General Coping and Adjustment

A resource for patients and families

Learn general coping and adjustment tips for patients with diabetes and their families.

Tips for parenting your child with diabetes

father and daughter walking When a child is diagnosed with diabetes, the entire family is affected. Here are some tips that are helpful as everyone adjusts to a “new normal” of life with diabetes.

  • Realize that you and your child may feel many things about having diabetes over time.
    • It is OK to be sad, angry or resentful about having diabetes.
    • The important thing is that you and your child still manage it, despite your feelings.
  • Your child and family should return to their usual routines and activities as soon as possible after leaving the hospital (school, sports and other activities).
  • You set the tone.
    • Families do best when there is little emotion over blood sugar results.
    • Do your best every day. There will be days when it seems like blood sugars are out of range — no matter what you do. That’s part of having diabetes.
  • Blood sugar results are just data.
    • They tell us your child needs more insulin, or more food, or less insulin and less food.
    • There are many reasons why blood sugars are out of range. Don’t blame anyone, think about what may have happened and talk about it.
  • Include your child as much as possible in daily tasks of diabetes care. Make sure to give them tasks that are age appropriate.
  • Share the Joy!
    • Both parents need to be involved in managing diabetes.
    • If you are a single parent, try to get someone else to help — even if it is just for one day.
  • Listen to your child when they are upset or angry about their diabetes.
    • You can’t “fix it” or take this away, but you can listen.
  • Let your child know when they do their tasks well.
    • Many parents notice when their child misses a blood sugar test, but don’t notice all the days when blood sugars are taken or logs are kept, etc.
  • Keep your rules and discipline the same as they were before the diabetes.
    • Be clear on what you expect of your child in helping to take care of the diabetes.
    • Diabetes care tasks are the same as homework and other chores. They have to get done.
  • Promote healthy eating for the whole family.
    • Everyone can benefit from eating a healthy meal, not just your child with diabetes.
  • No matter what age your teen is, supervise, supervise, and supervise.
    • No teen can manage diabetes alone.
  • Ask for help.
    • If diabetes becomes a constant battle or the focus of your relationship with your child, talk to your nurse practitioner or social worker.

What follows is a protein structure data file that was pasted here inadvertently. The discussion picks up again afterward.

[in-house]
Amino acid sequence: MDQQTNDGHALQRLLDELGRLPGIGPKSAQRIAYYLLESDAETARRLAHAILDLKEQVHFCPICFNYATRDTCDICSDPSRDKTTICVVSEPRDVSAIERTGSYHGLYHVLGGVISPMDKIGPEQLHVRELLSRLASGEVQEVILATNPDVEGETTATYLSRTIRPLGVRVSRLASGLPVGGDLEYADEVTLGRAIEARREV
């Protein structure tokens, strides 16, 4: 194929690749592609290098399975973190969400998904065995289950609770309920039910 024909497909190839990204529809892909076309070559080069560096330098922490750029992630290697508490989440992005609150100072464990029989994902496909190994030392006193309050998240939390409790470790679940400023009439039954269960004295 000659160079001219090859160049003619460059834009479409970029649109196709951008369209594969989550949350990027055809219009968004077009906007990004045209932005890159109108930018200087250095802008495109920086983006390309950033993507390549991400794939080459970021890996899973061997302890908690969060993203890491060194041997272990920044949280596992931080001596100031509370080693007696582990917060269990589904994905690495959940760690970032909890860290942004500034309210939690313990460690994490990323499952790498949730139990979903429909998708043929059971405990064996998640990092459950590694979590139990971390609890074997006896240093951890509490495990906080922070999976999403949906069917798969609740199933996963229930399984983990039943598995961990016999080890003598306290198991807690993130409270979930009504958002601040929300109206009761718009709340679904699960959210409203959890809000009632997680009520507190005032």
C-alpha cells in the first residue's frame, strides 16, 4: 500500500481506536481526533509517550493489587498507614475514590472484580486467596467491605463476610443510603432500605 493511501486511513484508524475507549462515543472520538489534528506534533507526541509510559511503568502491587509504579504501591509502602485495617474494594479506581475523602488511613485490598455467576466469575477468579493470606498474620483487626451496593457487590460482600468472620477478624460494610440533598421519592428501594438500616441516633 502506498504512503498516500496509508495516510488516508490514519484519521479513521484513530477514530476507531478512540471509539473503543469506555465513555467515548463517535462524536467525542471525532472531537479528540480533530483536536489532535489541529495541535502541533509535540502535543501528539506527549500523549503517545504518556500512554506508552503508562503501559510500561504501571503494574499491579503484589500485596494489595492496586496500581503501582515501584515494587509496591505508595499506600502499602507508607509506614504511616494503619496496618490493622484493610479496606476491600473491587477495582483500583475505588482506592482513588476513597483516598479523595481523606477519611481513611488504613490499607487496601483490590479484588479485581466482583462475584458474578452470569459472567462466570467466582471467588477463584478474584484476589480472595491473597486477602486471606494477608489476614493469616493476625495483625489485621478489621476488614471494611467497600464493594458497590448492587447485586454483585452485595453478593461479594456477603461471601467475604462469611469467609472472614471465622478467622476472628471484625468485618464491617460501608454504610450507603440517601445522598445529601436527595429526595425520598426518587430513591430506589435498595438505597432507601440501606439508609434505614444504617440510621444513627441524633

Healthy coping tips

Your child’s diagnosis of diabetes is a major event.

You and your child may have many reactions:

  • Sadness
  • Guilt
  • Worry
  • Anger
  • Depression
  • Confusion
  • Fear
  • Shock
  • Denial
  • Sense of helplessness

All of these feelings are normal. It helps to talk about these feelings.

Your family will need to adjust to life with diabetes

  • Give yourself time to adjust.
  • Managing diabetes is a lot of work. You need to help and support one another.
  • Share the diabetes tasks.
  • Identify support people:
    • Spouse/partner
    • Friends
    • Neighbors
    • Grandparents, aunts and uncles
    • Support groups
    • School
  • Your child should continue all of their normal activities, such as school and sports.
  • Your child may be concerned about telling friends about their diabetes.

Should I change the way I discipline my child?

  • Rules and discipline should not change.
  • Continue to use appropriate rewards and consequences as you did before diagnosis.
  • Set clear expectations for what your child will do for diabetes care.
  • Diabetes care must become a part of your child’s daily routine.

How do blood sugars affect my child’s behavior?

  • Low blood sugars can make your child feel cranky and irritable.
  • If your child is not behaving, test their blood sugar.
    • If blood sugar is in target range, discipline as usual.
    • If blood sugar is low, treat it.
    • When the blood sugar is back in target range, discuss the behavior.

Will diabetes affect my child’s school performance?

  • Your child’s overall school performance should not be affected.
  • You and your child’s teachers should not change your expectations.
  • Your child can continue in all after-school activities and sports.
  • Set up a Diabetes Plan of Care or 504 Plan of Care to ensure your child’s diabetes needs are met at school. Your diabetes social worker will provide more details.

What should I do if my spouse/partner and I disagree about dealing with our child’s behavior?

  • All adults in the family should handle diabetes-related behaviors the same way.
  • Try not to disagree in front of your child. Discuss your disagreements in private.
  • If you are unable to agree on how to handle your child, seek professional help.

How will my other children feel?

They may feel:

  • Forgotten
  • Resentful
  • Scared
  • Angry
  • Jealous
  • Worried

These feelings are normal. Siblings often worry about the child with diabetes. Siblings may be jealous of all the attention the child with diabetes is getting.

Siblings may be scared that they will “catch” diabetes. They can’t catch diabetes, but they have some risk of developing the disease. The siblings of children with diabetes have a 1 in 20 chance of being diagnosed with diabetes at some point in their life.

What can I do to help my other children during this time?

You can:

  • Bring them to the Hospital to visit.
  • Explain what diabetes is and that they can’t “catch” it.
  • Reassure them that you will work together to care for your child with diabetes.
  • Spend some time alone with the sibling after discharge.
  • If siblings are old enough:
    • Teach them the signs of a low blood sugar.
    • Instruct them when to call an adult for help.